Understanding Conflict & Cooperation
To understand conflict, we actually have to understand cooperation because they are both two sides of the same coin. In other words, if we’re not in one state, we’re in the other. At all times, we are internally either in conflict or cooperation with ourselves; similarly, we are at all times in conflict or cooperation externally with our environments. That means we’re always either in one state or the other with any other individual with whom we cross paths. And sometimes we can be in a mixed state, cooperatively dealing with a conflict, which is essentially how conflict management is defined. Even a seemingly neutral state, in which two strangers pass by on the street and just ignore each other, is still cooperatively attained. Both parties have to cooperatively agree to ignore each other. This is quite fascinating, if you think about it. It’s actually abnormal in the animal kingdom, because most predatory animals will react in conflict (fight or flight) to any strangers of the same species they come across. But somewhere along our ancestral line, we developed a social psychology, and through that psychology we cooperate with strange, other humans, even ignore them and not feel threatened by their presence. We have very special brains in this respect.
Because of this social-psychological evolution, every human being is born with an innate understanding of how to cooperate with and how to aggress against both known and strange individuals. It’s part of our evolved psychology, part of our DNA. So we’re all born with virtually similar potentials for cooperation or conflict, with some exceptions due to genetic conditions or disorders. Plus, each of us individually learns particular strategies as to how to cooperate and aggress as part of a developmental psychology — the world views learned via environmental conditions that teaches each of us, during the course of our lifetimes, what particular situations threaten or satisfy our fundamental needs. Certain people are traumatized, for instance, by an event or circumstances that occurred when they were younger, and then that memory, maybe for the rest of their lives, serves to alert them when they might be in danger again. A certain phrase or type of look might trigger that memory and set someone off, whereas it would be totally benign to another person.
So this conditioned psychology each individual develops can make it pretty difficult to predict what someone might interpret as a threat and how aggressively they’re going react to that interpretation. But the good news is that because we’re all born with fundamentally similar human brains and bodies, even though our psychologies differ based on our life histories, we all share the same fundamental human needs and can approach an understanding of conflict and cooperation from this universal relationship.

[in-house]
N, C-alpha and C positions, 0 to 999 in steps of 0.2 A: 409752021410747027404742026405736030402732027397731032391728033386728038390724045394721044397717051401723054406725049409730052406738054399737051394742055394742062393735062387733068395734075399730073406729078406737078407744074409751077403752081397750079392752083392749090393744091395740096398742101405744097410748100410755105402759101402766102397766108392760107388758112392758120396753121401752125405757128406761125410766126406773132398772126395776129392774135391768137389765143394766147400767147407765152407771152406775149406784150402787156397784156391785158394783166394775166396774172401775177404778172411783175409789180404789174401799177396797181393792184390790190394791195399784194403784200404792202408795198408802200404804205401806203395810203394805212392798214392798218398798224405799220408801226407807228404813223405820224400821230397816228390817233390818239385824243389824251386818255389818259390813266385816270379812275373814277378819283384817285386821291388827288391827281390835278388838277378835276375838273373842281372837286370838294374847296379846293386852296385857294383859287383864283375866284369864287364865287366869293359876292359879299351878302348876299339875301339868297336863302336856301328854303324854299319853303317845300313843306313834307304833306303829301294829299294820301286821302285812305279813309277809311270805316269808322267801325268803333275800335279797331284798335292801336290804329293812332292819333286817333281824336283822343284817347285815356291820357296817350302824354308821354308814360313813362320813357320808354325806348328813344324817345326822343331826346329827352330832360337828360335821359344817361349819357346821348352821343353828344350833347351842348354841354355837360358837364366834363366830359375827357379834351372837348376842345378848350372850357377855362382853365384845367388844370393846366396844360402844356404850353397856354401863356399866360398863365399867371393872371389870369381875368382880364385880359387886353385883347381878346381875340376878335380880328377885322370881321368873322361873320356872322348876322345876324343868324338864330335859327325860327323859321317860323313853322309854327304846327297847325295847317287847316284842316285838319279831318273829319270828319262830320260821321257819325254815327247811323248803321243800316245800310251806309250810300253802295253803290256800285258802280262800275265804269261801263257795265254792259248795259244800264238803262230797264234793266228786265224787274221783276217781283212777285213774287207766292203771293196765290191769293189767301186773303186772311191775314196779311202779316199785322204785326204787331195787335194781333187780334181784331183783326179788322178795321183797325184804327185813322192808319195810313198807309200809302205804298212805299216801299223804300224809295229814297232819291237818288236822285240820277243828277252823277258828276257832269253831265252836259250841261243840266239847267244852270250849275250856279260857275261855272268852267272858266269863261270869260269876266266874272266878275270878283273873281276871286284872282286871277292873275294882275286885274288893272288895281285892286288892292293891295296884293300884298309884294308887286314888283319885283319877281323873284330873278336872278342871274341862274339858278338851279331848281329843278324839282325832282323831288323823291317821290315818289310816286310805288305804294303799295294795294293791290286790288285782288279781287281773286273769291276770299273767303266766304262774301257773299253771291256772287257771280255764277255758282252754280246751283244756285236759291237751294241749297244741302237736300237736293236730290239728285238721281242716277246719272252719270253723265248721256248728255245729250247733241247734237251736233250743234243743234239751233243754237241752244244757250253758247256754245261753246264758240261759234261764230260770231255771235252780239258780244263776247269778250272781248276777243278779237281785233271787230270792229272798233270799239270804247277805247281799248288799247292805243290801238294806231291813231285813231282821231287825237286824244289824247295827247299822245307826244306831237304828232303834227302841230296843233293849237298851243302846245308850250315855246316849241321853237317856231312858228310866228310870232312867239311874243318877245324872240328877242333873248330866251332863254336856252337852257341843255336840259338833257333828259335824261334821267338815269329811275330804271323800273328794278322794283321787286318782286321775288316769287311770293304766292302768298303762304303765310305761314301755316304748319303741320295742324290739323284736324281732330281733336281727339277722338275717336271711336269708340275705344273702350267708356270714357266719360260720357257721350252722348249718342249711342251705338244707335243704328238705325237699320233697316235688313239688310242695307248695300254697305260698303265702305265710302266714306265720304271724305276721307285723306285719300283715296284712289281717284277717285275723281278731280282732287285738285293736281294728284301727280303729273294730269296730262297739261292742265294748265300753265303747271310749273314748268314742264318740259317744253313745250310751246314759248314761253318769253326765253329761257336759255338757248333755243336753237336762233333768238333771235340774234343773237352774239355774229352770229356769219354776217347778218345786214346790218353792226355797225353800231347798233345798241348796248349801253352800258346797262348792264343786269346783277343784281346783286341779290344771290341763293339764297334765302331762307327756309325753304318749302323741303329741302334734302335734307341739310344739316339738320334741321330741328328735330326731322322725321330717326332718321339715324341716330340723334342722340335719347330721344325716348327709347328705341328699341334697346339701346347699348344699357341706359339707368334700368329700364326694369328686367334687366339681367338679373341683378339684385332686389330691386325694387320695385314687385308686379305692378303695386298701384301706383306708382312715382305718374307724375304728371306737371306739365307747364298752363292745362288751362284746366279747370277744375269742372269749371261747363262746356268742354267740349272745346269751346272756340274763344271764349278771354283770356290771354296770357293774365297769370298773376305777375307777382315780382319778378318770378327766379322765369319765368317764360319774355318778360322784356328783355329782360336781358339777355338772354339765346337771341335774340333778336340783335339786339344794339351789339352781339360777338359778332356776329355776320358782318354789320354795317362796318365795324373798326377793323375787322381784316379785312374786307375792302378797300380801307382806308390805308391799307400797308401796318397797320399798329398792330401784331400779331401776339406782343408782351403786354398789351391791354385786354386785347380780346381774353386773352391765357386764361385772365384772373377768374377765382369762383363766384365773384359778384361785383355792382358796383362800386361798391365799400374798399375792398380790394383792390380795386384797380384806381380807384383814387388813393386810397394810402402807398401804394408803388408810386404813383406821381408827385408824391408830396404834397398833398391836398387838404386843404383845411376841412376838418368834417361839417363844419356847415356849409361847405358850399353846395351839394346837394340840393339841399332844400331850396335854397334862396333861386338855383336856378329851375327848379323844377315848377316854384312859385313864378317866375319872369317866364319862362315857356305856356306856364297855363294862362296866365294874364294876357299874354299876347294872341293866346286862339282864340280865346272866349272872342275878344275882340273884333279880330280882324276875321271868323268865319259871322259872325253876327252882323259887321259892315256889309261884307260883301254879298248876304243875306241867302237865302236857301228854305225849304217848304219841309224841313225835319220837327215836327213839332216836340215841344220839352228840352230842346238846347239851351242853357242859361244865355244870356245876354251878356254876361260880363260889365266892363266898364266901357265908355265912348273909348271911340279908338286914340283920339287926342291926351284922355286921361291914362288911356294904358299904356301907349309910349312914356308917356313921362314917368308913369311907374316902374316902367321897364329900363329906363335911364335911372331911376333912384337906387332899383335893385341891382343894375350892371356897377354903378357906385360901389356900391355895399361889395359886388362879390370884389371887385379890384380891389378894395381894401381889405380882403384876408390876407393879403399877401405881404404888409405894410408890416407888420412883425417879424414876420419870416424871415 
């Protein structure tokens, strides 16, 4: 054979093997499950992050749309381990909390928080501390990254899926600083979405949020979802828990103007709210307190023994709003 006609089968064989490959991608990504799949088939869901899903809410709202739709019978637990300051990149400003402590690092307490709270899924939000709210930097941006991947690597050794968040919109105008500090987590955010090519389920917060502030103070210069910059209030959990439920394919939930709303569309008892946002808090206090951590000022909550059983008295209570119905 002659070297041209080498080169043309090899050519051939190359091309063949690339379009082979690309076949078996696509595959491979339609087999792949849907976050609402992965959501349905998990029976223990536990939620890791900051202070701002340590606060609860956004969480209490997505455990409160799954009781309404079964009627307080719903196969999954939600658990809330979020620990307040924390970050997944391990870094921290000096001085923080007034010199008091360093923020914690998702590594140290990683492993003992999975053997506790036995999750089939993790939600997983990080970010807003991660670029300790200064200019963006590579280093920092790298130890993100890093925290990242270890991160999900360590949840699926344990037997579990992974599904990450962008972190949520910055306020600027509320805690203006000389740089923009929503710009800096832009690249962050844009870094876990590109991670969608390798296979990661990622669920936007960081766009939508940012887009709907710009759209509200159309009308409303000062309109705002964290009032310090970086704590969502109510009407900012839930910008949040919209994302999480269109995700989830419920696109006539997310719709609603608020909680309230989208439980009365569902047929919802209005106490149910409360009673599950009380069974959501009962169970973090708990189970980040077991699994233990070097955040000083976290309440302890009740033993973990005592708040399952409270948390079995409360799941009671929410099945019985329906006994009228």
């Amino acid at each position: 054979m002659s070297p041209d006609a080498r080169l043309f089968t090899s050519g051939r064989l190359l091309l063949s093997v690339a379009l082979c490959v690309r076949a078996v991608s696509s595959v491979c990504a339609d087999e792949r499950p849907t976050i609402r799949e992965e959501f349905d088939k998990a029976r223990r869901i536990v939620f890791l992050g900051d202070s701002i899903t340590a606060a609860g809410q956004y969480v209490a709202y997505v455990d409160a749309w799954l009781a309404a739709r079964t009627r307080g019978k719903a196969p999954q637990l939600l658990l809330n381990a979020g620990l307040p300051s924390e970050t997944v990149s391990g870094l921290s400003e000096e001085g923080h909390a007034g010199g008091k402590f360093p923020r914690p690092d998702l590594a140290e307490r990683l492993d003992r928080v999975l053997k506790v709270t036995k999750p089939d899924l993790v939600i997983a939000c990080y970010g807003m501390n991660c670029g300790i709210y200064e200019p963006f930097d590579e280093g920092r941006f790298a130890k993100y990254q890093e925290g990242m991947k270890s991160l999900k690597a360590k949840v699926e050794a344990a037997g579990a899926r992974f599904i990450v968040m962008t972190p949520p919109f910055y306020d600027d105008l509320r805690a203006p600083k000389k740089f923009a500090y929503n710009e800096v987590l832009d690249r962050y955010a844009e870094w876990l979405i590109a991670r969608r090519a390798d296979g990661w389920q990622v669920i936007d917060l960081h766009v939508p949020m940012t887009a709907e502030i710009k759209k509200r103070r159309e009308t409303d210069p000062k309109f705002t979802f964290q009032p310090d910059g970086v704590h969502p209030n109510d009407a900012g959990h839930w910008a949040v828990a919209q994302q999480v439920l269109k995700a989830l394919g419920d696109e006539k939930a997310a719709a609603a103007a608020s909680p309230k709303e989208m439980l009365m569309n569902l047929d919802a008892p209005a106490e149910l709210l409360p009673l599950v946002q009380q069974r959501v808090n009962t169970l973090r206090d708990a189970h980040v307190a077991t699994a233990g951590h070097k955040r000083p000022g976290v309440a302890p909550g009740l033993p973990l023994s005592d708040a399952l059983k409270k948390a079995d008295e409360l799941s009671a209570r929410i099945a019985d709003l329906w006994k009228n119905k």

How Human Needs Factor into Conflict
There are a lot of definitions used by scholars to delineate a conflict. But we’re going to use a common definition, simplified a bit, using the concept of fundamental human needs to describe cooperation and conflict: Cooperation is an interaction between 2 or more parties, wherein each party feels they are sufficiently getting their needs met; and a Conflict is an interaction between 2 or more parties, wherein at least one party perceives another as threatening or preventing its needs from getting met.
So, when a conflict does arise, we can take a needs-based approach to understand what needs I have, which I might perceive as not being met, or what needs the other person might have that he or she doesn’t feel are being met or perceives as being threatened. We can then use some needs-based strategies to try to quickly get our own needs met if necessary, and to get the other person’s needs met, or at least restore perception that needs aren’t being threatened, so that we can get back to a state of cooperation and hence peace.
Relating to each other on this very basic human level, regardless of our individual histories, can help us get from a state of conflict to a state of cooperation. This state illuminates our ultimate goal, and here it is: All conflict resolution has a goal of getting back to a state of cooperation, in other words getting all parties’ needs met as best we can and thus ultimately entering a state of mutual peace.
This goal often requires a recalibration of what we believe winning a conflict looks like. The goal is always peace, not conflict. So the only WIN is actually peace. We’ve been so conditioned by the media, violent movies, video games, maybe volatile relationships in our lives, that aggression is often perceived as somehow okay, even desired, as long as we win the conflict. But this is not what conflict resolution is about at all. We have to realize that even if we get into a physical fight and win, it’s not actually winning — we still lose. There are so many repercussions on both sides of the conflict, no matter who wins, that the costs almost always outweigh any benefits from a violent or aggressive interaction. The only time this isn’t true is when we survive a life-or-death attack because surviving at any cost is arguably worth the repercussions. But that type of situation is extremely rare over the population. So again, we truly WIN ONLY when the outcome is a peaceful or cooperative conclusion. That’s our goal when we practice conflict resolution.